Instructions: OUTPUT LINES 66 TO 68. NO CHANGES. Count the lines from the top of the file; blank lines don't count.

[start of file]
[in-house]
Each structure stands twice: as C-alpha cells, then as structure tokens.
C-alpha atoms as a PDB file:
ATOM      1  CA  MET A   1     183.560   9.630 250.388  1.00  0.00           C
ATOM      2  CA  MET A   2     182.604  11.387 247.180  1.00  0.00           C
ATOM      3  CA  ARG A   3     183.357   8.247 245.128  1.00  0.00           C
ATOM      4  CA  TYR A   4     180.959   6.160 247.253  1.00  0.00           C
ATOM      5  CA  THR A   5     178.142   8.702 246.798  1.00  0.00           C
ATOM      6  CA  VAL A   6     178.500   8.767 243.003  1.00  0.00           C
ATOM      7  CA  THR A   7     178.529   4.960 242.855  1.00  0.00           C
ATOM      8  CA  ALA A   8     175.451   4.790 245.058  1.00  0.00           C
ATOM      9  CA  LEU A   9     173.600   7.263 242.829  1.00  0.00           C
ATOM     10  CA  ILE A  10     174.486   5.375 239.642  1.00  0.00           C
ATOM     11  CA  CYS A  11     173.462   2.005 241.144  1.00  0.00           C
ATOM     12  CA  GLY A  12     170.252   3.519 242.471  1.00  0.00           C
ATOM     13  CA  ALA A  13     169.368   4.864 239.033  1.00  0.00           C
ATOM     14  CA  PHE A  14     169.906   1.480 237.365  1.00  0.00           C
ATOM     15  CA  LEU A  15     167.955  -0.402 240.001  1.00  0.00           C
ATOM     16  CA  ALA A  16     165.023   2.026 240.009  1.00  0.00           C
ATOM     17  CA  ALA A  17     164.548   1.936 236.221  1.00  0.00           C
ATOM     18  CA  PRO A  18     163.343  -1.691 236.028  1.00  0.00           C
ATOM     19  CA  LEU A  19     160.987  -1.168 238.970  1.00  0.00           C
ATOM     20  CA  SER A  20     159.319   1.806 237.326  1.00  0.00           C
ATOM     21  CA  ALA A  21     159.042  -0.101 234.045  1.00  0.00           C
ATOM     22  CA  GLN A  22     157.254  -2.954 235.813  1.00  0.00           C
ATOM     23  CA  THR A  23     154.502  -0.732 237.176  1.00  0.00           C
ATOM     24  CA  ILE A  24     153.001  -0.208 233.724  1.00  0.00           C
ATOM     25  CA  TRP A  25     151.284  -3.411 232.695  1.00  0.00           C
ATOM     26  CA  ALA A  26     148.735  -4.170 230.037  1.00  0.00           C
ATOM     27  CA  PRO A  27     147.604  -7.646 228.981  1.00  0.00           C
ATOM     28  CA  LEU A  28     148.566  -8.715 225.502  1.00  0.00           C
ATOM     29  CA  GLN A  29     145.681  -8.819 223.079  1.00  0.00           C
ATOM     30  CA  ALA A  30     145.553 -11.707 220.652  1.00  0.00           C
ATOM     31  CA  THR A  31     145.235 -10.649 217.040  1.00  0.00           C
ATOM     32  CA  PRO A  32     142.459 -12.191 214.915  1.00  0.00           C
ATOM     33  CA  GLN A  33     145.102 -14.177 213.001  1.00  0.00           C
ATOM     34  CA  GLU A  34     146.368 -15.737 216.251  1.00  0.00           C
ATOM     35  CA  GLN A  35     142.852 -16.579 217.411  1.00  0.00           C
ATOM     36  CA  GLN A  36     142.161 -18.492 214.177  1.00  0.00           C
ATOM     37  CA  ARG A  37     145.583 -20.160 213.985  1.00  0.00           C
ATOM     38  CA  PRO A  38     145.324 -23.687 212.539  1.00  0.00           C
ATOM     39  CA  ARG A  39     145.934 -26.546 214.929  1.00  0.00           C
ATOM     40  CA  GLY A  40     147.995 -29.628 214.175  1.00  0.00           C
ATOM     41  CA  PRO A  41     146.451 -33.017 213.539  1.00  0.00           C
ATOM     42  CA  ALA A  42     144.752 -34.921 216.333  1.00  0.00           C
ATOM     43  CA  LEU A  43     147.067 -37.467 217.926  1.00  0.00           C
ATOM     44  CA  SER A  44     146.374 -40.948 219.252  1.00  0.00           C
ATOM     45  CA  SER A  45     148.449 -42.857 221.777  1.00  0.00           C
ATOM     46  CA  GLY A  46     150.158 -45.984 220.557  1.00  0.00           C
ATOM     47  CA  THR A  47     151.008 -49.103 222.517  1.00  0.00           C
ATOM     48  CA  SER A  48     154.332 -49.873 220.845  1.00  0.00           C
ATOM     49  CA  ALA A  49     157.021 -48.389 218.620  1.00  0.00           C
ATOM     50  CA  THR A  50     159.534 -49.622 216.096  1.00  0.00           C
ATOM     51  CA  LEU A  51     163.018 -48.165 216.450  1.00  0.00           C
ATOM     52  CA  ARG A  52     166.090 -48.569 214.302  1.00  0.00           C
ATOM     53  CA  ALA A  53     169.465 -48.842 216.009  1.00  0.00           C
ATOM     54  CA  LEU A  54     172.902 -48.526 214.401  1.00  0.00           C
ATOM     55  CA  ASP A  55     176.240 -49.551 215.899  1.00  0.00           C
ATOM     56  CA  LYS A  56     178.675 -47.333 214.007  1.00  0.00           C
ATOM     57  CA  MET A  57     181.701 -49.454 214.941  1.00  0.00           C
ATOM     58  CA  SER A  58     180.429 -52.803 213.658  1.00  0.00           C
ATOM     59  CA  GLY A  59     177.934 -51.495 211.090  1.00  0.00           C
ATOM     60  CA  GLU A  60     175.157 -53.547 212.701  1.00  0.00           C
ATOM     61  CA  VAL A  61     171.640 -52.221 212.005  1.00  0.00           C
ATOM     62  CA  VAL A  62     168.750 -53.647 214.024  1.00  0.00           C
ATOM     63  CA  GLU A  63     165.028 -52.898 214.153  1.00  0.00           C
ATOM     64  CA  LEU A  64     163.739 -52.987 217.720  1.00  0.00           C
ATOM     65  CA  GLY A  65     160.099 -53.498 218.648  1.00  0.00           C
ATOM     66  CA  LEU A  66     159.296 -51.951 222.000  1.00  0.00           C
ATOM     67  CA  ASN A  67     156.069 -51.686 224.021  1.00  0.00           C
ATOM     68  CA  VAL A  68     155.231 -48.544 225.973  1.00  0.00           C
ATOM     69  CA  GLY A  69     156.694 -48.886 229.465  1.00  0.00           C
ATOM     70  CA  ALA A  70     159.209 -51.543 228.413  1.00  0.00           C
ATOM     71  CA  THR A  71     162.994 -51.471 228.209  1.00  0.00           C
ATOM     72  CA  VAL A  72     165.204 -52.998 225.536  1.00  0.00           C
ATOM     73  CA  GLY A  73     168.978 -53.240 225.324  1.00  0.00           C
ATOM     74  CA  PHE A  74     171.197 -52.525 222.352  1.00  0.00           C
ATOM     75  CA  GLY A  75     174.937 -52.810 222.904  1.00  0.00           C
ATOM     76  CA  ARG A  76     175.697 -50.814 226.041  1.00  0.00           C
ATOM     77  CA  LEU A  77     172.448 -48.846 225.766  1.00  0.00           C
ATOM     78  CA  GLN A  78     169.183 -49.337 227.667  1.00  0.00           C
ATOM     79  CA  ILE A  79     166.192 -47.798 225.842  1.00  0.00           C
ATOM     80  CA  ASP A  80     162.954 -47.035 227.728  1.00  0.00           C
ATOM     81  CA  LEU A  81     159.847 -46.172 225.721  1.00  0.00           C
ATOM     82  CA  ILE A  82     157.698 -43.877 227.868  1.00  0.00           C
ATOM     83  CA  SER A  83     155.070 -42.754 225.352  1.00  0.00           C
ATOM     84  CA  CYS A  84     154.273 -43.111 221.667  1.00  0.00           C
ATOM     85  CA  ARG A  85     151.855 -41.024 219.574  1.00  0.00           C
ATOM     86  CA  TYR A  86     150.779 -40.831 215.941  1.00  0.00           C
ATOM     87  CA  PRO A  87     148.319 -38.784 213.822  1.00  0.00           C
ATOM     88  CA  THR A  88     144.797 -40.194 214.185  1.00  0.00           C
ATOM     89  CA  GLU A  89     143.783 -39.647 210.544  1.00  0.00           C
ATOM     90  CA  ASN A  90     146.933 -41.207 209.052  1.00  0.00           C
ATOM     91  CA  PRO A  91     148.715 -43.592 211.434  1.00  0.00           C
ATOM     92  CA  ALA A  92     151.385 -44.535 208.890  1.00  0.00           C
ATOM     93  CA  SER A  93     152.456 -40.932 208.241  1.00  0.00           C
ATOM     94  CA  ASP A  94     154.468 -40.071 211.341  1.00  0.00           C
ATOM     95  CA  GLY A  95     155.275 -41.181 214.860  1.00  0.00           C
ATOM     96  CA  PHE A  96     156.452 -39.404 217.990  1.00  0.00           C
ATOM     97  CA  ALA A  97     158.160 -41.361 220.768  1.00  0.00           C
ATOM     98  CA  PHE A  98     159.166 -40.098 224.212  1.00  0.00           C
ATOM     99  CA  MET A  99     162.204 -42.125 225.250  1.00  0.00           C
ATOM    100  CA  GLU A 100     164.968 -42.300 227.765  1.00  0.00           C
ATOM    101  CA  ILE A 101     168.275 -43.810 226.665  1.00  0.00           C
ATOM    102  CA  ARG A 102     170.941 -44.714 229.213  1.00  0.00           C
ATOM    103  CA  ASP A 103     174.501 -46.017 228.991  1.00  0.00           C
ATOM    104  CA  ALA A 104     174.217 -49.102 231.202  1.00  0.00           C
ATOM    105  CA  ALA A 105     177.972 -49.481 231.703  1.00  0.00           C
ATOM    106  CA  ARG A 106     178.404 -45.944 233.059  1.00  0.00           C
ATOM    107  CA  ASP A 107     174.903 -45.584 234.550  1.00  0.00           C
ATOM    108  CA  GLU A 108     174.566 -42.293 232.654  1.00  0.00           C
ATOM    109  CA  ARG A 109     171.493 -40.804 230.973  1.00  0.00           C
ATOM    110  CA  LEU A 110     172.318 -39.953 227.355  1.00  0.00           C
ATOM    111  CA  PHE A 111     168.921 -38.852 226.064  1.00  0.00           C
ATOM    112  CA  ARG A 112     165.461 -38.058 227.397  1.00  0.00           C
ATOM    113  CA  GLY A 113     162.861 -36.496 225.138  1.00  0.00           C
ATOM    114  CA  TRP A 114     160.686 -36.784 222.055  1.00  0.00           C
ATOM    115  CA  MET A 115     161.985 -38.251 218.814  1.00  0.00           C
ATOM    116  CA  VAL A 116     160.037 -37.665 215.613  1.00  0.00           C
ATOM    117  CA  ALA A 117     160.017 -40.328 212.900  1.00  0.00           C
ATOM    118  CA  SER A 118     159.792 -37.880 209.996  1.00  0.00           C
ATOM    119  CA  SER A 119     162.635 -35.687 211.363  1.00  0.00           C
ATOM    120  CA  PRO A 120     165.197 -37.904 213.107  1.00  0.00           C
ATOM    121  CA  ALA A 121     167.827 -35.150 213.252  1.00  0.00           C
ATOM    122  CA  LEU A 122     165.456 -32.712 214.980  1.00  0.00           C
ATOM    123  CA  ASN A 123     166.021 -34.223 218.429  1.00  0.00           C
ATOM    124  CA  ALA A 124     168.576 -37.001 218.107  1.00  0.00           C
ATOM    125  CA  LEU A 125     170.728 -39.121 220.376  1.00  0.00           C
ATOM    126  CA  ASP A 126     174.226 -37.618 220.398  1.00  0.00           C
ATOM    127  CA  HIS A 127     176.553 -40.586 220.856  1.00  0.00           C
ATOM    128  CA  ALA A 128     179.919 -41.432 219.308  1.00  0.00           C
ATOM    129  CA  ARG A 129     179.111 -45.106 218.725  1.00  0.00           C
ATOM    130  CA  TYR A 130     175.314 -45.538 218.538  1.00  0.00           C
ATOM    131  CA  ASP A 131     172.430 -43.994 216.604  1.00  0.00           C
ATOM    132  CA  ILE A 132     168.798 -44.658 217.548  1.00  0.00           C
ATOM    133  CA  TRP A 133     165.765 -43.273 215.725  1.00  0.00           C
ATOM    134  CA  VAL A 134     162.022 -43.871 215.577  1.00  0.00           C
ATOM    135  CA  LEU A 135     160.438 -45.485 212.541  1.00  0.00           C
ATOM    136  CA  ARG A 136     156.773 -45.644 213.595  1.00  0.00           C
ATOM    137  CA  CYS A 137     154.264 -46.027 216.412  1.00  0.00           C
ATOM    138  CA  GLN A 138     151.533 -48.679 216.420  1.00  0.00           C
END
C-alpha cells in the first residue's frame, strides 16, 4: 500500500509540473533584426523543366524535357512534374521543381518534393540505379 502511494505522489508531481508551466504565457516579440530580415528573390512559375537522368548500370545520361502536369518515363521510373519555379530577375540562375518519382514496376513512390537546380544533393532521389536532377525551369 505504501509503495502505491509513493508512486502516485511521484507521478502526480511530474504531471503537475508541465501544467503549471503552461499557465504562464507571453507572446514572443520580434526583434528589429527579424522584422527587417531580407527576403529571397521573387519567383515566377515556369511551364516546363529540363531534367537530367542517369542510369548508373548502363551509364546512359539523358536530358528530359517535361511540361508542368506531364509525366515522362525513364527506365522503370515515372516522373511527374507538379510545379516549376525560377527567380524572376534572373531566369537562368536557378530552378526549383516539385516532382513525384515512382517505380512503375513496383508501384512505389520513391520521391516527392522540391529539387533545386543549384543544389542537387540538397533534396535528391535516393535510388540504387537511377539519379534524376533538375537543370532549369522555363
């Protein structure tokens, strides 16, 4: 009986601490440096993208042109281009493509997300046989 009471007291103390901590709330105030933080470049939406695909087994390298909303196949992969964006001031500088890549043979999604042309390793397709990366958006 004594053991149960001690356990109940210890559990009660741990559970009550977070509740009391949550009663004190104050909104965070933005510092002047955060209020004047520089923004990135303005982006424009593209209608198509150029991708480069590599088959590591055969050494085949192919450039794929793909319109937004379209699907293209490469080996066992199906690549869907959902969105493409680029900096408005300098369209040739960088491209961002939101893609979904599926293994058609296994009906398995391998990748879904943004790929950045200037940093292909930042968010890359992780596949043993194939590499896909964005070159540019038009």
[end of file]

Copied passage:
ATOM     63  CA  GLU A  63     165.028 -52.898 214.153  1.00  0.00           C
ATOM     64  CA  LEU A  64     163.739 -52.987 217.720  1.00  0.00           C
ATOM     65  CA  GLY A  65     160.099 -53.498 218.648  1.00  0.00           C